We caught up with Yvonne Naughton, who represented Ireland in the 2017 World 24 hour Championships in Belfast and in the World Trail Running Championships in Penyagolosa in 2018 to talk about her past, her achievements and what we can expect to see from her in the future.
OPT: You told us you used to be into track and field; what brought you into the world of endurance?
YN: It was kind of strange. I ended up falling out of track and field, I had appendicitis and a perforated appendix during the summer of when I was 18 and ended up having more surgery after that due to adhesions from the first surgery. So I kind of fell out of track.
Then I went to Trinity College to study medicine and was just really busy and couldn’t do it anymore. Then I met my husband who is from the states and after doing my intern years in Dublin we moved to do our residency training in Arizona where I specialised in paediatrics. It is so hot down there, it’s like the desert, so I think I maybe went out for a jog there all of about twice.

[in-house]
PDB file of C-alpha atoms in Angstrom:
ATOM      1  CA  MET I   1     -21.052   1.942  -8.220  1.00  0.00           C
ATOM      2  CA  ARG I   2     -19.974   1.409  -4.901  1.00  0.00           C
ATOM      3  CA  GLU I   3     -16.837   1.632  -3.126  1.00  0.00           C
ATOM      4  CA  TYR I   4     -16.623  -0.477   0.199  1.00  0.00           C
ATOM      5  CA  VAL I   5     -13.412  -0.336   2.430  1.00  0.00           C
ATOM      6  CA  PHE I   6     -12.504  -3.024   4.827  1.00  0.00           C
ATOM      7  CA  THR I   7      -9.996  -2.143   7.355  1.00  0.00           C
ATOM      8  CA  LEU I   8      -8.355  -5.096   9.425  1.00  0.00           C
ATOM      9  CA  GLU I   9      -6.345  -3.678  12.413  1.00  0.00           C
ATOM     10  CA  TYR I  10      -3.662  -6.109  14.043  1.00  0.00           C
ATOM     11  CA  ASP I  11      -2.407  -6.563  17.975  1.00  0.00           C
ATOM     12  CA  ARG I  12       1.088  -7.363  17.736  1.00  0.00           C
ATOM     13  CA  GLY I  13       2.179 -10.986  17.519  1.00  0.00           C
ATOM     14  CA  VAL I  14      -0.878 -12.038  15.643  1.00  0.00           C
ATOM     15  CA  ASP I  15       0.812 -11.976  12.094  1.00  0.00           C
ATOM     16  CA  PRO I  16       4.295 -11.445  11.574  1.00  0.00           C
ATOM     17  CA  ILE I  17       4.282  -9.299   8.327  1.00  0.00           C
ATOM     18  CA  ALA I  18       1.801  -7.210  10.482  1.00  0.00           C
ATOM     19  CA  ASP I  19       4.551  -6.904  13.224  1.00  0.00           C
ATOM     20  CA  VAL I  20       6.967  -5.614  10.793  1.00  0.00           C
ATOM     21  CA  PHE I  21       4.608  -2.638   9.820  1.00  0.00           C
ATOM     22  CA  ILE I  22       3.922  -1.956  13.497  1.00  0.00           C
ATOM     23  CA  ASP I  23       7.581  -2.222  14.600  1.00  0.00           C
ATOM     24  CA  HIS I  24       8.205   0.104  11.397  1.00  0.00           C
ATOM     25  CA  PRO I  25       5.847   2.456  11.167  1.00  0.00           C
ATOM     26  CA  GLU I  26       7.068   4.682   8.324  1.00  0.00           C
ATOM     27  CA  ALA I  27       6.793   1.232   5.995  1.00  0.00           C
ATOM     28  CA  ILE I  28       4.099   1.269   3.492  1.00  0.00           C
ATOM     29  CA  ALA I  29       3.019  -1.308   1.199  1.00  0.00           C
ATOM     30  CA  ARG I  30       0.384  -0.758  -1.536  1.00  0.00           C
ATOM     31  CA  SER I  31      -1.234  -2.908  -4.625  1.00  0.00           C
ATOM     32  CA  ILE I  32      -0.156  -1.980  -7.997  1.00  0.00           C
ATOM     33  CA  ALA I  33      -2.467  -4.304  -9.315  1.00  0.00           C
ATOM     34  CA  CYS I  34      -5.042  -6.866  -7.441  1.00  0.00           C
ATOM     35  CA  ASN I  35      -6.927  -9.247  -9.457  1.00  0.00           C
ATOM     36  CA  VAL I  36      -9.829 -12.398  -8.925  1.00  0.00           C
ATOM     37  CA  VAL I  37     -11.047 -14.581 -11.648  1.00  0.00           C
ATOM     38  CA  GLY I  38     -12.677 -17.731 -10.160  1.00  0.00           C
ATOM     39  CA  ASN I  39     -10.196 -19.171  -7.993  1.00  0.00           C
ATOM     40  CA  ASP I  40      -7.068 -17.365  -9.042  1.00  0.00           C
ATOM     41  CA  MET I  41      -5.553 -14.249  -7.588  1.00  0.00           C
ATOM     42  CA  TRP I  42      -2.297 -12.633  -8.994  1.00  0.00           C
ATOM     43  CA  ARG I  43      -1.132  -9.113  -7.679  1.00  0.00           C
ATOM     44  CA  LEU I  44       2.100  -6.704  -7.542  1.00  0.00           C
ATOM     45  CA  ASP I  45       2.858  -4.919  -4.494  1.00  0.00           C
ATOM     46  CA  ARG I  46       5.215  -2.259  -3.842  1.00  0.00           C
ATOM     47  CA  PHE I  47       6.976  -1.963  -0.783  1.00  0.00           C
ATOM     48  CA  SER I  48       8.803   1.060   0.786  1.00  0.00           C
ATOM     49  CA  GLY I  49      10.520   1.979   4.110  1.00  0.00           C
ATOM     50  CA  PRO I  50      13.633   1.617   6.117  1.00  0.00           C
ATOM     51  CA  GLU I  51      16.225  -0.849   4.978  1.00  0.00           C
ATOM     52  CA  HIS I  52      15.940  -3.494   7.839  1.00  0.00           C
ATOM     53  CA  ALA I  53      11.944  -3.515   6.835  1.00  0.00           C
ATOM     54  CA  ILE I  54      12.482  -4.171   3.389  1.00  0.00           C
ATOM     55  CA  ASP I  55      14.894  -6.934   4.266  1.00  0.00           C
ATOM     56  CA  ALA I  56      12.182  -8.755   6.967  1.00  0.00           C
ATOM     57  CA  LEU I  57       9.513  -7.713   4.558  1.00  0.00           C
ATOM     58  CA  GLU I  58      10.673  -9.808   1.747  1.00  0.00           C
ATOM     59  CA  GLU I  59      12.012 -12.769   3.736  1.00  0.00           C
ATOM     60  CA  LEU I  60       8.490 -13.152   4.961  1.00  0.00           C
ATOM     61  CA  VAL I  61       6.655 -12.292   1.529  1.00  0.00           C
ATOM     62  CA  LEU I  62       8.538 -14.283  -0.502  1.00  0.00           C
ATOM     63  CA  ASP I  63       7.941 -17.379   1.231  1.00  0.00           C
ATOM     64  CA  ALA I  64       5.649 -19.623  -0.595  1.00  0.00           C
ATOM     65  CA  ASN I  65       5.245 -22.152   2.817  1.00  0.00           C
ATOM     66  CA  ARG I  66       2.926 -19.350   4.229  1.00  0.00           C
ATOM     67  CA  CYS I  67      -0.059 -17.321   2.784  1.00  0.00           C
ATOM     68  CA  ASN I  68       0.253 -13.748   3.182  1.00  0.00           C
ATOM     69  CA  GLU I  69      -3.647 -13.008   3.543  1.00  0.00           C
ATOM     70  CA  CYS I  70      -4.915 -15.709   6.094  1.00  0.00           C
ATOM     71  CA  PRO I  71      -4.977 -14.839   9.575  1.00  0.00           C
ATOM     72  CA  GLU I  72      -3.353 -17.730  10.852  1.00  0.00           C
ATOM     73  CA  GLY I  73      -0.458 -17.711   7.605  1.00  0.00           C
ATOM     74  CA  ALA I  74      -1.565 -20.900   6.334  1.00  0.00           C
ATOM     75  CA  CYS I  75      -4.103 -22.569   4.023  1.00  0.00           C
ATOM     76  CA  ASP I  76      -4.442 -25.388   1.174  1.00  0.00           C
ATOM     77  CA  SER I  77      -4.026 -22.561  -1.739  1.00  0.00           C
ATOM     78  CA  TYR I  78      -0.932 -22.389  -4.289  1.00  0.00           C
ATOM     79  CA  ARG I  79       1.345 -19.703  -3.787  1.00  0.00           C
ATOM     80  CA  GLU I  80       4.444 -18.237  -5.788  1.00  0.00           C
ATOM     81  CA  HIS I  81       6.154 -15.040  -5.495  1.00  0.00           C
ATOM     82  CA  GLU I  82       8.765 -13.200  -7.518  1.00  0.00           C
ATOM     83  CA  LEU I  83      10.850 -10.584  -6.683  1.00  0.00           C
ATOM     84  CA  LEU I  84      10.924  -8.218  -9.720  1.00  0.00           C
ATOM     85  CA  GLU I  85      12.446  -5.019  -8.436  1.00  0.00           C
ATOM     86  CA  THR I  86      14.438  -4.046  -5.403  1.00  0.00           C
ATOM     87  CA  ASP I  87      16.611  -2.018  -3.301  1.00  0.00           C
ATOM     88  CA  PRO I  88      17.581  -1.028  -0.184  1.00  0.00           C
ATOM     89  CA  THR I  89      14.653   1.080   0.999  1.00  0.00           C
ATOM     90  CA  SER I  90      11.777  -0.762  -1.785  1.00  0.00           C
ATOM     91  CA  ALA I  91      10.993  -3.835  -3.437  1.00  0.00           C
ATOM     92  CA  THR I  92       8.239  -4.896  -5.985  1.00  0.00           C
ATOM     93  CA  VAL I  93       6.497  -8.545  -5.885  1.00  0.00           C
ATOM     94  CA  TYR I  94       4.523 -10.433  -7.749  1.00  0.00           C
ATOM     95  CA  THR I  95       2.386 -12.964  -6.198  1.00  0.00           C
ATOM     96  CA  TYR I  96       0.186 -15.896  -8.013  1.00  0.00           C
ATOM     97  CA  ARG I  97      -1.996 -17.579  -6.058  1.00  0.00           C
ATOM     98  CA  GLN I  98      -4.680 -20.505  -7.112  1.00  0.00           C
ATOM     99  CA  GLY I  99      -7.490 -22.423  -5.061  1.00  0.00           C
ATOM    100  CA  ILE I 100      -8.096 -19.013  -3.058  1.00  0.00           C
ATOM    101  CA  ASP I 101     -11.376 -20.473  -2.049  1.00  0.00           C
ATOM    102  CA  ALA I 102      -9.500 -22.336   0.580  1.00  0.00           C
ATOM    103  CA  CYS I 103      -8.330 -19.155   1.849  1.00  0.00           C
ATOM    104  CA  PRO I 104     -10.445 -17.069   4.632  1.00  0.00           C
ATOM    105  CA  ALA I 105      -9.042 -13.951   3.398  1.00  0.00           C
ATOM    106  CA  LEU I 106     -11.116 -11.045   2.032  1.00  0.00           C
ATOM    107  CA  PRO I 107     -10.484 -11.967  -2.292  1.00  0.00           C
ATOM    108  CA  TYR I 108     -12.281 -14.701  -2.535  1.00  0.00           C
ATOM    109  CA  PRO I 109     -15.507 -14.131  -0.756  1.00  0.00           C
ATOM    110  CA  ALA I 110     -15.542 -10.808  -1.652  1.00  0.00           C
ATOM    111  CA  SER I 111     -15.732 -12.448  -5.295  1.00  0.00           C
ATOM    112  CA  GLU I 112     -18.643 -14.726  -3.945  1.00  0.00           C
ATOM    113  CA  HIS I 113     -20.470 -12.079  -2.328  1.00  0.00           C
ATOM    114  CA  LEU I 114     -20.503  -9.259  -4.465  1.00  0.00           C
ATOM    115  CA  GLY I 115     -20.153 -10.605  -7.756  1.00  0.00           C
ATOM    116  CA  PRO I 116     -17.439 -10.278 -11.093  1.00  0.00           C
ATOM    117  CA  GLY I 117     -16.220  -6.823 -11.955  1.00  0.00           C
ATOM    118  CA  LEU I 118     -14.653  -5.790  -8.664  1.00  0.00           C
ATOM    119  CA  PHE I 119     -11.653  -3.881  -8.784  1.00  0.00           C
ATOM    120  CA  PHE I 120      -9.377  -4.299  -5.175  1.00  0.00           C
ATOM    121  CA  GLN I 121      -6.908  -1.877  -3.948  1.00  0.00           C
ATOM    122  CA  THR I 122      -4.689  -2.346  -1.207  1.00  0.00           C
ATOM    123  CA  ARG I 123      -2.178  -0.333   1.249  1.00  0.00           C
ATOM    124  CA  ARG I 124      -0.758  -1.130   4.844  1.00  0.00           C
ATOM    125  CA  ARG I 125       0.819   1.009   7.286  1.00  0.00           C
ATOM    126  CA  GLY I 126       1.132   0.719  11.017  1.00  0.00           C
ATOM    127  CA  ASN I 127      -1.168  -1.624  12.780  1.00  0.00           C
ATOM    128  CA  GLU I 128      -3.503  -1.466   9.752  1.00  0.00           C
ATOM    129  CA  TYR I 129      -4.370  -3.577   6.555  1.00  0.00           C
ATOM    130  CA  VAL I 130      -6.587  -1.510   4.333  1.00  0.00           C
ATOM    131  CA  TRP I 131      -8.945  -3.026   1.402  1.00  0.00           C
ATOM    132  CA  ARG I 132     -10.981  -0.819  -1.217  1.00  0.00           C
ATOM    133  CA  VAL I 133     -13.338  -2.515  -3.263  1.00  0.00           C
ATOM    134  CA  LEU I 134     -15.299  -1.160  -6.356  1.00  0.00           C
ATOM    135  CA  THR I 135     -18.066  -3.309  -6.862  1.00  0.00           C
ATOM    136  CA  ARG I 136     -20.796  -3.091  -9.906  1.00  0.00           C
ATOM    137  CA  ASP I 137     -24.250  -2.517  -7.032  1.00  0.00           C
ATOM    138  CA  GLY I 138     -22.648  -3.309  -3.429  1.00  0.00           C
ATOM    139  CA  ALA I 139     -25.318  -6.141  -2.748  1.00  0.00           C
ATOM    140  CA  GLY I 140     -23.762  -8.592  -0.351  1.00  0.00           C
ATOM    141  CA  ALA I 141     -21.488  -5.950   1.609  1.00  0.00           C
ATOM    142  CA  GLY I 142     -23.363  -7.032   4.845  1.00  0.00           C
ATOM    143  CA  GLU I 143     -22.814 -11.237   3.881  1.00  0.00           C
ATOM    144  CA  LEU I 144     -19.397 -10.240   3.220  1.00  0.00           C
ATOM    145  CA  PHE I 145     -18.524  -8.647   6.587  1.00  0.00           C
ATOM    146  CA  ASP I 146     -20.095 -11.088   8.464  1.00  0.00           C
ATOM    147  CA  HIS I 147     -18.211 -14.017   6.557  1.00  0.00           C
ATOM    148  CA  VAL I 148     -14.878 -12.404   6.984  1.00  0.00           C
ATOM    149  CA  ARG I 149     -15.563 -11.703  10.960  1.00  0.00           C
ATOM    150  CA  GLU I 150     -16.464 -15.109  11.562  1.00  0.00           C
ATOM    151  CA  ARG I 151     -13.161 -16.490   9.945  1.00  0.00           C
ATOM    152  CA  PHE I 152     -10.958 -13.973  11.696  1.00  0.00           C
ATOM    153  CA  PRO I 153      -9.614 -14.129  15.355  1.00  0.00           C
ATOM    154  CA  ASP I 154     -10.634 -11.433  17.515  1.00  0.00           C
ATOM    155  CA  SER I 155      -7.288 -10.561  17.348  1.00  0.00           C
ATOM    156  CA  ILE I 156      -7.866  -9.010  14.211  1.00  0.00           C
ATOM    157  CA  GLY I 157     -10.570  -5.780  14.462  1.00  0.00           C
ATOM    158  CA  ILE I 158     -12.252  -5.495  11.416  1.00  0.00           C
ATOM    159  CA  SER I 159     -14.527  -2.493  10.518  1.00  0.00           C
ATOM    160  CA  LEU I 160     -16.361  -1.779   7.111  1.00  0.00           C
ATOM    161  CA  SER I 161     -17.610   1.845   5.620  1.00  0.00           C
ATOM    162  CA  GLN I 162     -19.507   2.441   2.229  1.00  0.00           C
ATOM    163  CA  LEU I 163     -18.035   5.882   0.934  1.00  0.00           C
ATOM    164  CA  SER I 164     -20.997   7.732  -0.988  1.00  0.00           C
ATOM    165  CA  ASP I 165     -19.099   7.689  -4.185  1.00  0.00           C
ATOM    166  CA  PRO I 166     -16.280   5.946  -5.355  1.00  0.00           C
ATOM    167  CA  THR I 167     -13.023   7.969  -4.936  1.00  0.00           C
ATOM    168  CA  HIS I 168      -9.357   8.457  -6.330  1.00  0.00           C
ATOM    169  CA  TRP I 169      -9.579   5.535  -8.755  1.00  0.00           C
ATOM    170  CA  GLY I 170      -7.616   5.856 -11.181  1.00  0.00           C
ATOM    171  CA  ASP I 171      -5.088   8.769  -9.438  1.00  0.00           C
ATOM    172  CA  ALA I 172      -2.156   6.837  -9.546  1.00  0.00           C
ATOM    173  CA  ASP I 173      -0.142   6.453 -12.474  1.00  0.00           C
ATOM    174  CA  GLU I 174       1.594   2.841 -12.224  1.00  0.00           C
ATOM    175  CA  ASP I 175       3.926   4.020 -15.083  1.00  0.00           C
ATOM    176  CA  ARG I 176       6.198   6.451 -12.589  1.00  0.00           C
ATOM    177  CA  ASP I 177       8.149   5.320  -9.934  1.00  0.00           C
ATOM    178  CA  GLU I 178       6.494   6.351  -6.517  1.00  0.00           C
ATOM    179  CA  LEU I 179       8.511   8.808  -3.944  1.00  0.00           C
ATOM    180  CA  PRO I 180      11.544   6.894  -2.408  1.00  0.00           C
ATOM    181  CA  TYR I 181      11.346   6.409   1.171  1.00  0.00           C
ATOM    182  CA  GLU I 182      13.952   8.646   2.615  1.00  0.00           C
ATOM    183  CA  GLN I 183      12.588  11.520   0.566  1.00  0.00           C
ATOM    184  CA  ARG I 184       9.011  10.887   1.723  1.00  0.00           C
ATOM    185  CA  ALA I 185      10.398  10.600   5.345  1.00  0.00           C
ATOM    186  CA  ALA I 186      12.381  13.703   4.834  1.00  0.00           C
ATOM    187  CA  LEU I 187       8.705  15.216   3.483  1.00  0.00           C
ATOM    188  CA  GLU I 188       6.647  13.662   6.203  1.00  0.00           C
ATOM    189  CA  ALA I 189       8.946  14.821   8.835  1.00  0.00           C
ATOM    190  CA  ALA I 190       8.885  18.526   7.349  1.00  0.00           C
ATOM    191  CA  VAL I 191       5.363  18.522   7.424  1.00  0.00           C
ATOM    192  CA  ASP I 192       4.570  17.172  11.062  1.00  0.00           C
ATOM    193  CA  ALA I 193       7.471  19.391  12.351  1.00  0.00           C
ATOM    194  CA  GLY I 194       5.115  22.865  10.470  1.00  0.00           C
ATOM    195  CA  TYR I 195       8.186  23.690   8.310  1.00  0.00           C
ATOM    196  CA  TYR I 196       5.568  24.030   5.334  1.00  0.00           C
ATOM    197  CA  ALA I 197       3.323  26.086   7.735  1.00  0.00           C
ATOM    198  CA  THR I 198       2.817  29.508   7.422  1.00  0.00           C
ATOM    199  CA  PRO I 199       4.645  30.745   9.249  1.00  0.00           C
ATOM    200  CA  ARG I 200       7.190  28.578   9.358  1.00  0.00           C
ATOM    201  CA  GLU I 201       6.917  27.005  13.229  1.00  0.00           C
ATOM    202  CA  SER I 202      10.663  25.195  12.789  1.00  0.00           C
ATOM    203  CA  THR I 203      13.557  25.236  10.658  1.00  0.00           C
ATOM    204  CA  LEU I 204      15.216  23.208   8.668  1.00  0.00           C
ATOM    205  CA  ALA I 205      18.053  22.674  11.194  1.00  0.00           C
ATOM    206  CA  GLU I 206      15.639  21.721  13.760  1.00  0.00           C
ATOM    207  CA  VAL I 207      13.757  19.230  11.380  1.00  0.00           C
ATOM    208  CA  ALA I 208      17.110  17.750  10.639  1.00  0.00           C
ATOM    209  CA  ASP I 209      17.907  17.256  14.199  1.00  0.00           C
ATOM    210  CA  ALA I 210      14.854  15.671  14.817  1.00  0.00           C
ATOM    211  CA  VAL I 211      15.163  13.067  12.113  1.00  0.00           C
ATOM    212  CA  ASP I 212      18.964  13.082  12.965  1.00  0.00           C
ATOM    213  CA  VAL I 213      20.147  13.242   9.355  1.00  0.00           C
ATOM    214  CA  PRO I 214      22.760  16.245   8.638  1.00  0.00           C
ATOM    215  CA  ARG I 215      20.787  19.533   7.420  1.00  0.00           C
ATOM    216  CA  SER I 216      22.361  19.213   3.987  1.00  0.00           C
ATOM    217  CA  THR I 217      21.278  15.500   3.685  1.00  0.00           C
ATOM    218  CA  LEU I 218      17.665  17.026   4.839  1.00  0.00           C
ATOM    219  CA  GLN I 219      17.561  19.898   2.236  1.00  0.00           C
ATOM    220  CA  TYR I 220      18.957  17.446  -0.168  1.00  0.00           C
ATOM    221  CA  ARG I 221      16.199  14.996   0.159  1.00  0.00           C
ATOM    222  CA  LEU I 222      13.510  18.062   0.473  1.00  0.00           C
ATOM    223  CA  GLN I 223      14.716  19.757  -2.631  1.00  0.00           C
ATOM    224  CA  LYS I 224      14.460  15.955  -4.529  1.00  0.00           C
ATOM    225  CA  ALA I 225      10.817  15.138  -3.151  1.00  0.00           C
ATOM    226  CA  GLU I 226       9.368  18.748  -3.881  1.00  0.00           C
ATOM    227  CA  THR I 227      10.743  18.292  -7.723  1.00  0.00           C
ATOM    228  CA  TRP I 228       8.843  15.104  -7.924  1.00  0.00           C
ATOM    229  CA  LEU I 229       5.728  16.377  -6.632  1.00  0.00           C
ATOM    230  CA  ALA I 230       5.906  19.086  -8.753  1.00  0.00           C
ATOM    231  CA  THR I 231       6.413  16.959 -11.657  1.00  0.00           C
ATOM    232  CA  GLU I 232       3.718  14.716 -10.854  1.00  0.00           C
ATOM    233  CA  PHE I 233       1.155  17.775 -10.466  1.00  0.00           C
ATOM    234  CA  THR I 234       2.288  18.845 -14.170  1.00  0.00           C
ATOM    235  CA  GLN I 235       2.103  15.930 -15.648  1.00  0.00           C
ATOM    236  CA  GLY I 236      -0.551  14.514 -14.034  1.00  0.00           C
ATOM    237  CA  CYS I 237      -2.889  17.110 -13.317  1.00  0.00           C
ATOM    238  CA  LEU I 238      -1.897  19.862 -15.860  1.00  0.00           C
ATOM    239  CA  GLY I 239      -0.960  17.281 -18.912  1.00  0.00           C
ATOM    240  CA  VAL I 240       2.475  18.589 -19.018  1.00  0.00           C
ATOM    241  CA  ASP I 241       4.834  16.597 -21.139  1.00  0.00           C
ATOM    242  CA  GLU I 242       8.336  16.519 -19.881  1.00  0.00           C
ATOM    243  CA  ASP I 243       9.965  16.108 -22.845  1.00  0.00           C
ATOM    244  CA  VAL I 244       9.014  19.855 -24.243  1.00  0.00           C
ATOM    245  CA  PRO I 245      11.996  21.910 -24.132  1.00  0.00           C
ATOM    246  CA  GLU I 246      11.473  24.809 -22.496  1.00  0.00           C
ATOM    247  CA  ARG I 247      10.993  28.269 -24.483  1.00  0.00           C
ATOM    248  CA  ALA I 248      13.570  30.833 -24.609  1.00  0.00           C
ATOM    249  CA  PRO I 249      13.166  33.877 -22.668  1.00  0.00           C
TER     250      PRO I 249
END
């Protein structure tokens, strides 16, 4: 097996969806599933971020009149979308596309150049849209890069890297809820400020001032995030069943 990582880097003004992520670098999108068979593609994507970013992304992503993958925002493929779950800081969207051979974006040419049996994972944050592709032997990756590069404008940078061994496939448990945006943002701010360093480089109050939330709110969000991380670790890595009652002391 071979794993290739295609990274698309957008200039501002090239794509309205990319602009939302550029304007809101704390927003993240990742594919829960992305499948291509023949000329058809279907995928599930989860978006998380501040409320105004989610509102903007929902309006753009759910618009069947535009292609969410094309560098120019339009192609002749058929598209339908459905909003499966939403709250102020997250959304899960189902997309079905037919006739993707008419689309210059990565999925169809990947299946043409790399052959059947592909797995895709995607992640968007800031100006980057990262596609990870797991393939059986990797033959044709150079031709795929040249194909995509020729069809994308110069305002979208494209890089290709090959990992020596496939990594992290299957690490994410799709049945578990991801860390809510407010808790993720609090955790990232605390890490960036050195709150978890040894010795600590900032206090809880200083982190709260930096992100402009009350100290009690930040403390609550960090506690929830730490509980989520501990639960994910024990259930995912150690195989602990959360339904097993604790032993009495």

I was out of it for a number of years until we moved to Washington in 2011 and about a year after that we got a family dog who I assumed would need to burn off a lot of energy so I basically began to get fit so I could go running with the dog. It was a simple as that.
Everyone up here [Washington] trail runs. It is quite like Ireland really; everything is green and there is evergreen forests and nice trails. So I would bring her out on the trails and think to myself “oh wow, four miles and I’m not dying.” So you would just keep going to explore the trails. Eventually I ended up doing 25km and loved it.
If you have that kind of personality where you think, “oh ok so now I can 50km and next I can do 100miles.”
OPT: Did your running career blow up in the last year or was there more behind the scenes?
YN: I moved to Arizona in 2008 and by 2011 moved to Washington.
So, in 2013 I did two road half marathons but I still kept to running on the trails mostly. Then in January of 2014, I did my first trail race, and in May I did my first 50-miler.
I laid a bit of the foundation in 2015. I wanted to do the 100-miler so I signed up for one right here in Washington called the ‘Cascade Crest’ where 30 miles of it is on the Pacific Crest Trail. It is beautiful and takes you up the Cascade mountains.
But to qualify for that you had to do a 50-miler in a certain time frame and there was a lottery within that. So, I got my spot and had to do the qualifier which was fine because I knew from the year before that I had done 50-miles. But, given my personality I wanted to do a practice 100-miler for the actual one.